6. BeckerS., BobinJ. and CandèsE., 2010. NESTA: a fast and accurate first‐order method for sparse recovery. SIAM Journal on Imaging Sciences4, 1–39.
    [Google Scholar]
  7. BubeK. and LanganR.1997. Hybrid ℓ1/ℓ2 minimization with applications to tomography. Geophysics62, 1183–1195.
    [Google Scholar]
  8. CandèsE. and RombergJ.2005. ℓ1−magic: recovery of sparse signals via convex programming [Online].
  9. CandèsE., RombergJ. and TaoT.2006. Robust uncertainty principles: exact signal reconstruction from highly incomplete frequency information. IEEE Transactions on Information Theory52, 489–509.
    [Google Scholar]
  10. CandèsE. and TaoT.2005. Decoding by linear programming. IEEE Transactions on Information Theory51, 4203–4215.
    [Google Scholar]
  11. ChenS., DonohoD. and SaundersM.2001. Atomic decomposition by basis pursuit. SIAM Review43, 129–159.
    [Google Scholar]
  12. de MatosM., YenugoM., AngeloS. and MarfurtK.2011. Integrated seismic texture segmentation and cluster analysis applied to channel delineation and chert reservoir characterization. Geophysics76, 11–21.
    [Google Scholar]
  13. DonohoD.2006. For most large underdetermined systems of linear equations, the minimal ℓ1 solution is also the sparsest solution. Communications on Pure and Applied Mathematics59, 907–934.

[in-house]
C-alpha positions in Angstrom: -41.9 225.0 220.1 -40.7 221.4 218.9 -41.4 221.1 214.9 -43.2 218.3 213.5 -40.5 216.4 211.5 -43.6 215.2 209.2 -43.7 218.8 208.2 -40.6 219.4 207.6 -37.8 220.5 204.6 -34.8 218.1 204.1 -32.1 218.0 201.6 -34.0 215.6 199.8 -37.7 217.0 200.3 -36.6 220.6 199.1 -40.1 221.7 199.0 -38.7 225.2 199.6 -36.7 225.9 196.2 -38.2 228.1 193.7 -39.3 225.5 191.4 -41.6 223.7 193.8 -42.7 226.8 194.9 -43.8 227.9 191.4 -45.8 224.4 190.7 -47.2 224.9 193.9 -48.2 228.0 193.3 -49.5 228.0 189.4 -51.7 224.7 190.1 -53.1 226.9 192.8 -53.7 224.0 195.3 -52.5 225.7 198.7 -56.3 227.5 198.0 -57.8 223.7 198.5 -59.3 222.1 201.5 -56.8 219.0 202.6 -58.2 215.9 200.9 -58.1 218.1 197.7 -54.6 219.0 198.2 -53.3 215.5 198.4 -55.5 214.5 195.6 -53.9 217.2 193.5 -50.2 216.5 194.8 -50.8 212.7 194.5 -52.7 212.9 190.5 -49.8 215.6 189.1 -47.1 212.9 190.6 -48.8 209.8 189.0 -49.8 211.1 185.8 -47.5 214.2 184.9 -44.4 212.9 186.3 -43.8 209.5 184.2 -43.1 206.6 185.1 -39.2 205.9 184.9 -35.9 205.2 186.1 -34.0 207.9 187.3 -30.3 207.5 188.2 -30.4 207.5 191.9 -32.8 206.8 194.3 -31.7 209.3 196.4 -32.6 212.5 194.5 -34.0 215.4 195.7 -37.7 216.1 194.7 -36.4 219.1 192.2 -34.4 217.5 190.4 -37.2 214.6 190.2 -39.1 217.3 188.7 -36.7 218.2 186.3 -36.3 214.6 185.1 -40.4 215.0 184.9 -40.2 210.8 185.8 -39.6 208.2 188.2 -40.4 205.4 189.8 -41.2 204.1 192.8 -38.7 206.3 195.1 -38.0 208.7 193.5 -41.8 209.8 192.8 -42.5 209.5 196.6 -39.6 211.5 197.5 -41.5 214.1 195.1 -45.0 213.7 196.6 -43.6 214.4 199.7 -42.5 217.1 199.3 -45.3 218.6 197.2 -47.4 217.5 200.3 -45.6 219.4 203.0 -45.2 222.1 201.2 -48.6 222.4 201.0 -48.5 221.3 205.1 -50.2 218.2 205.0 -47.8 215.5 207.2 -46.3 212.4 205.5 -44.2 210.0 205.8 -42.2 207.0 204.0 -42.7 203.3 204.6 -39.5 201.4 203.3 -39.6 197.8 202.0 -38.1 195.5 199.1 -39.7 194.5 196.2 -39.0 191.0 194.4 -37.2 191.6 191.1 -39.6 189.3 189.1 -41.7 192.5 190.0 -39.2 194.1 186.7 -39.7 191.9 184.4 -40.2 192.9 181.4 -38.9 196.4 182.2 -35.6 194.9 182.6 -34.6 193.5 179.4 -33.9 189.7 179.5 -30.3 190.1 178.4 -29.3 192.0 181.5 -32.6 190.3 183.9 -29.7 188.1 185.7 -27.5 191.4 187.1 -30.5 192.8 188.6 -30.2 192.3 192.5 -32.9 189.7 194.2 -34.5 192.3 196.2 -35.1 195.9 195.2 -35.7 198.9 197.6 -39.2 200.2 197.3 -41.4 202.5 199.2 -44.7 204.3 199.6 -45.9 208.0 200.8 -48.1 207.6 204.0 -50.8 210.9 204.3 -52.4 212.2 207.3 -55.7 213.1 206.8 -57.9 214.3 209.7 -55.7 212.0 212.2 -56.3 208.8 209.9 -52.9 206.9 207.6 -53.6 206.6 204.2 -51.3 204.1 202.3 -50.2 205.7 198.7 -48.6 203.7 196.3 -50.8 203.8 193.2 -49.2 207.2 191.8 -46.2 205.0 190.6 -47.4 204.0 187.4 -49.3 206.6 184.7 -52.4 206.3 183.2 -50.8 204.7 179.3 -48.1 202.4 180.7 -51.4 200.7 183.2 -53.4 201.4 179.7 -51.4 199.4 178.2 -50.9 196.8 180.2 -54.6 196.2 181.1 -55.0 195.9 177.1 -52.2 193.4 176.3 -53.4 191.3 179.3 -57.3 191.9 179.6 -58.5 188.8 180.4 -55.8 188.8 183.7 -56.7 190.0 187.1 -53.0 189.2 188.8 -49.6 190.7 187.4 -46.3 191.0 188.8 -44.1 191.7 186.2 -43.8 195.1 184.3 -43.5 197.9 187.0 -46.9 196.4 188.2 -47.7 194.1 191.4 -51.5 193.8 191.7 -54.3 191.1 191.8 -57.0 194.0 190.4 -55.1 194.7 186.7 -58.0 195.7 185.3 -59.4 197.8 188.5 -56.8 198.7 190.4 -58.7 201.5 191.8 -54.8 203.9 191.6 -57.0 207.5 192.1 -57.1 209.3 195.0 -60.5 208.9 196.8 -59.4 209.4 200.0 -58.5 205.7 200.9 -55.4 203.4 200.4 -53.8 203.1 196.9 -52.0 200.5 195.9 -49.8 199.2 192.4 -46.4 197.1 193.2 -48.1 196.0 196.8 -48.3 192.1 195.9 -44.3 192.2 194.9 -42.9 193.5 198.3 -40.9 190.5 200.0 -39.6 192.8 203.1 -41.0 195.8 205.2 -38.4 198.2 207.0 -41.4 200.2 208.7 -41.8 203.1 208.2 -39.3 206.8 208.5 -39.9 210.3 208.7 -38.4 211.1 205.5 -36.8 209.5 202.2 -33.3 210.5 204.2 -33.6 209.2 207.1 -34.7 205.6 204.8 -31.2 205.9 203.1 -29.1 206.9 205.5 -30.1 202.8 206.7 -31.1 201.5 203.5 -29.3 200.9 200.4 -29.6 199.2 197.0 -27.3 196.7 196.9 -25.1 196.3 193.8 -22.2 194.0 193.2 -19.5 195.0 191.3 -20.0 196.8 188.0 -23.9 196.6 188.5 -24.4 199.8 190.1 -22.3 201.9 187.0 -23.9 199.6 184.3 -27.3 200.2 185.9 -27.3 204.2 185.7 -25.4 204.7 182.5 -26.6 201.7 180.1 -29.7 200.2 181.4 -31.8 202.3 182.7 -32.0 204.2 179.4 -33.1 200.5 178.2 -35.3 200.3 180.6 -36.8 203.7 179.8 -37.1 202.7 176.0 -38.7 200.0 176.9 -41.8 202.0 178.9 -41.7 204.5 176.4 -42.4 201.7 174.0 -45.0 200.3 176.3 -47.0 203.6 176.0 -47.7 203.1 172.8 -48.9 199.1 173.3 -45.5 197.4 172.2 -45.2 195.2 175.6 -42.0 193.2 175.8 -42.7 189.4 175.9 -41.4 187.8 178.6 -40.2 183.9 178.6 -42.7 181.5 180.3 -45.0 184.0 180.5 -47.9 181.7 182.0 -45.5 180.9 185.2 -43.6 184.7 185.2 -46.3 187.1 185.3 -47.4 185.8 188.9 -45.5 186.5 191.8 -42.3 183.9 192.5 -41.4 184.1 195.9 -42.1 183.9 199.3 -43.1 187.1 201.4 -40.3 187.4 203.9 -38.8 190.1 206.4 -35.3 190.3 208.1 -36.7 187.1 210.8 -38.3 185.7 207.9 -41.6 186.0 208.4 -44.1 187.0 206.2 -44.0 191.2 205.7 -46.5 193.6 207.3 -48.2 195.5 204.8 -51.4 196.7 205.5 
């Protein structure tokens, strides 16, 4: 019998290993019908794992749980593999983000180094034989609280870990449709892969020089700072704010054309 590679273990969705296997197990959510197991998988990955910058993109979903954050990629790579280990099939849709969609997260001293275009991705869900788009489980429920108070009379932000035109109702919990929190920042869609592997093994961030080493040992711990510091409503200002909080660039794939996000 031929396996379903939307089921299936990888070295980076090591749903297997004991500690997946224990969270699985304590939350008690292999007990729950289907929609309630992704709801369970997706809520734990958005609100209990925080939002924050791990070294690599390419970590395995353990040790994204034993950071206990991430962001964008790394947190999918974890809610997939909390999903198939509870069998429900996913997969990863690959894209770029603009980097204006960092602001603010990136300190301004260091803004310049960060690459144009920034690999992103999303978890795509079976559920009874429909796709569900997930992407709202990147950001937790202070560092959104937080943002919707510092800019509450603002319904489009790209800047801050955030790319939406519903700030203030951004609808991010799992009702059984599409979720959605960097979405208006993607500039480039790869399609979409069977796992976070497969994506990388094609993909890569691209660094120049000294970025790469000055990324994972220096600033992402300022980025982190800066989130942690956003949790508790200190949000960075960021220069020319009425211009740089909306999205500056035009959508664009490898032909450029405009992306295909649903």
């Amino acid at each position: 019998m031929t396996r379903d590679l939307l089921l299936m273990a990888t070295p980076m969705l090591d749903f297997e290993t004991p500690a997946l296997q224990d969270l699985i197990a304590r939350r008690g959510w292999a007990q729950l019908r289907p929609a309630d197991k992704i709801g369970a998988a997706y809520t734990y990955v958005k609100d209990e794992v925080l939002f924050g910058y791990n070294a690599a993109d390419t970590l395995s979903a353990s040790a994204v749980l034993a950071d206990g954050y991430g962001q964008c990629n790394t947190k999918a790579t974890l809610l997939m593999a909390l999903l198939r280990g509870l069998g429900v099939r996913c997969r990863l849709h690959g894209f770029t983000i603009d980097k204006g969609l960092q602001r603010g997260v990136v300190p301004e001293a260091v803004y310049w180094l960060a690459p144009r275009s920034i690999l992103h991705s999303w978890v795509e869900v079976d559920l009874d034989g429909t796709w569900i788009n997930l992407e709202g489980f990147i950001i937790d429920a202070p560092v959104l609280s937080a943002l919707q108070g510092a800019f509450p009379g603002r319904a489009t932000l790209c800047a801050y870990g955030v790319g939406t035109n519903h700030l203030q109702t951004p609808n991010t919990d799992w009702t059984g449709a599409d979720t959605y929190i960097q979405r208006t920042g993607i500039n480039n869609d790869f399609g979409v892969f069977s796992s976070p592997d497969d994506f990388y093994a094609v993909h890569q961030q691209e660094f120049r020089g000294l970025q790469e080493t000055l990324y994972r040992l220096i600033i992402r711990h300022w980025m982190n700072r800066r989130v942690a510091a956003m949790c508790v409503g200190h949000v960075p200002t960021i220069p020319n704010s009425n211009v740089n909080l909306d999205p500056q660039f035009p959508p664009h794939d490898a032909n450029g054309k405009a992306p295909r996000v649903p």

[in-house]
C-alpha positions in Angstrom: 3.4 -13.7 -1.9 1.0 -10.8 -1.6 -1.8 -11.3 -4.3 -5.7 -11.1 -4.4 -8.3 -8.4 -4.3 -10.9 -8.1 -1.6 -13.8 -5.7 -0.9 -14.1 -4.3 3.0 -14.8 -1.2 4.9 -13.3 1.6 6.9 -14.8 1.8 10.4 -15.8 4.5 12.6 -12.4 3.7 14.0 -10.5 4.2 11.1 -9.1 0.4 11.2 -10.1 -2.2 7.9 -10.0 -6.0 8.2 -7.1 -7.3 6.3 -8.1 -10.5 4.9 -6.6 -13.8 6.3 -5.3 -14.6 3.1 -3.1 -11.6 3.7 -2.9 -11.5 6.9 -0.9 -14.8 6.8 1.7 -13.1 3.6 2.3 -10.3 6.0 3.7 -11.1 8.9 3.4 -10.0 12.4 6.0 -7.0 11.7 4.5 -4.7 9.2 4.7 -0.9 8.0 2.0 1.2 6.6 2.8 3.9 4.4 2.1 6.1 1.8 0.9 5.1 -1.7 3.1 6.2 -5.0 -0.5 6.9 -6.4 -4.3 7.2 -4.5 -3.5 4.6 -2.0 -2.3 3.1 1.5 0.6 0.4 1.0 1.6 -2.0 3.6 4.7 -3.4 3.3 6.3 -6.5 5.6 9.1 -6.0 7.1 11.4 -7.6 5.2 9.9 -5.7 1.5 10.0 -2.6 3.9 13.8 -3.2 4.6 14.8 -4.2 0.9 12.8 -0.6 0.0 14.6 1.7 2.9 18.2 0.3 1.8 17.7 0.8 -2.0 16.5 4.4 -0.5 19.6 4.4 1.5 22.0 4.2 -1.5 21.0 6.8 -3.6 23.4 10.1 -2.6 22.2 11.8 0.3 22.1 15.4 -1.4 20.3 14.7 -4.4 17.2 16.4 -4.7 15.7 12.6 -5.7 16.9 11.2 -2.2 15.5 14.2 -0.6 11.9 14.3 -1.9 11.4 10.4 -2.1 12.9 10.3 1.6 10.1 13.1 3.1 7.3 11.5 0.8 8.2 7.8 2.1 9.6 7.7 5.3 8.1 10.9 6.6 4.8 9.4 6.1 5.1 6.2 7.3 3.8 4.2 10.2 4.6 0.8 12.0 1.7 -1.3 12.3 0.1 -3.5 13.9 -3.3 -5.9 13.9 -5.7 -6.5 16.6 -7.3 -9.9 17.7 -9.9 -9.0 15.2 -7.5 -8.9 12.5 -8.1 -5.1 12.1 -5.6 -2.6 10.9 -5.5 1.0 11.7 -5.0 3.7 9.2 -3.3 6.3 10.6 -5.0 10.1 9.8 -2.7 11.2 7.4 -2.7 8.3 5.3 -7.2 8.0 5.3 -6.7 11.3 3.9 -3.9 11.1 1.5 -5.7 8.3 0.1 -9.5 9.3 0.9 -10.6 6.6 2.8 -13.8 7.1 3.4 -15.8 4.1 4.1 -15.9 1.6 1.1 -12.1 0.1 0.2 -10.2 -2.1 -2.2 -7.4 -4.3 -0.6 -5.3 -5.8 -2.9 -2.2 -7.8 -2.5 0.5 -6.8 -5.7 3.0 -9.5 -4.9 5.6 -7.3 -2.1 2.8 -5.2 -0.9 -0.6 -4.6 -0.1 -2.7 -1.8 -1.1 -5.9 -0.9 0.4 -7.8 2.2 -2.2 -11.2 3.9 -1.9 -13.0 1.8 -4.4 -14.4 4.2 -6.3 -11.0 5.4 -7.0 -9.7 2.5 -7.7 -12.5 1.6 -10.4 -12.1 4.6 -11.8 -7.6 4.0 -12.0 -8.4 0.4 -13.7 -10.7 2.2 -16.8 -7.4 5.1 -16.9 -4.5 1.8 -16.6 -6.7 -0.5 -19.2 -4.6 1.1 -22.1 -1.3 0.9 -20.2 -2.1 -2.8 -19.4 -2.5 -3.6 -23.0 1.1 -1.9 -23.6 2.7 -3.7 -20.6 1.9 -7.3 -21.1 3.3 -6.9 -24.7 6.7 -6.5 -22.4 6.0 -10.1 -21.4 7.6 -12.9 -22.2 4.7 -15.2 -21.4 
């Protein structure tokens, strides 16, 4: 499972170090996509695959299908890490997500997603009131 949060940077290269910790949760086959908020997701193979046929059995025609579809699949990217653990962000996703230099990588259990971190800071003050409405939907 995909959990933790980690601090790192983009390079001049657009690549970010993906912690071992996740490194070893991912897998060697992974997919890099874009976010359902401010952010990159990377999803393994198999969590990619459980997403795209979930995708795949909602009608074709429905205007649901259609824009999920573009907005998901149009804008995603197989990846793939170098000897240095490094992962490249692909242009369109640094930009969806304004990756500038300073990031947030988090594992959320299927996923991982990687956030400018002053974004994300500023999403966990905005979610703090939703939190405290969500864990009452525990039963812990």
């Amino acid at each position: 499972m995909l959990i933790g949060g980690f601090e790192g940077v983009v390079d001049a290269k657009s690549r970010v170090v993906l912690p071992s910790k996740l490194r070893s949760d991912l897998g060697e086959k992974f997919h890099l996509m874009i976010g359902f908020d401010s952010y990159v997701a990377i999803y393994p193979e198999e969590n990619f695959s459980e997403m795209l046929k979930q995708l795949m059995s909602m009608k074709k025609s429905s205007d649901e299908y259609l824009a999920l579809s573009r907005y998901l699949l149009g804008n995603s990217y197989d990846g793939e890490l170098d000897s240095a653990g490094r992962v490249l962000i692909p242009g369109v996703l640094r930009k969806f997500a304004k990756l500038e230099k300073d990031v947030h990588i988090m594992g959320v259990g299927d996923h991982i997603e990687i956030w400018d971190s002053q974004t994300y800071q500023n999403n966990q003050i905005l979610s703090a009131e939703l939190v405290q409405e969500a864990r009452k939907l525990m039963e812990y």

[Google Scholar]
  14. DonohoD. and RaimondoM.2005. A fast wavelet algorithm for image deblurring. Australian and New Zealand Industrial and Applied Mathematics Journal46, 29–46.
    [Google Scholar]
  15. DonohoD., VetterliM., DeVoreR. and DaubechiesI.1998. Data compression and harmonic analysis. IEEE Transactions on Information Theory44, 2435–2476.
    [Google Scholar]
  16. EladM., FigueiredoM. and YiM.2010. On the role of sparse and redundant representations in image processing. Proceedings of the IEEE98, 972–982.
    [Google Scholar]
  17. FigueiredoM., NowakR. and WrightS.2007. Gradient projection for sparse reconstruction: application to compressed sensing and other inverse problems. IEEE Journal of Selected Topics in Signal Processing1, 586–597.
    [Google Scholar]
  18. GaoD., 2003. Volume texture extraction for 3D seismic visualization and interpretation. Geophysics68, 1294–1302.
    [Google Scholar]
  19. HaleE., YinW. and ZhangY.2007. A fixed‐point continuation method for ℓ1‐regularized minimization with applications to compresses sensing. Rice University CAAM Technical Report, Vol. TR07‐07.
  20. HalpertA. and ClappR.2009. Salt body segmentation with dip and frequency attributes. Stanford Exploration Project, Report SEP‐136, 14 April 2009.
  21. HalpertA., ClappR. and BiondiB.2014. Salt delineation via interpreter guided 3D seismic image segmentation. Interpretation2, T79–T88.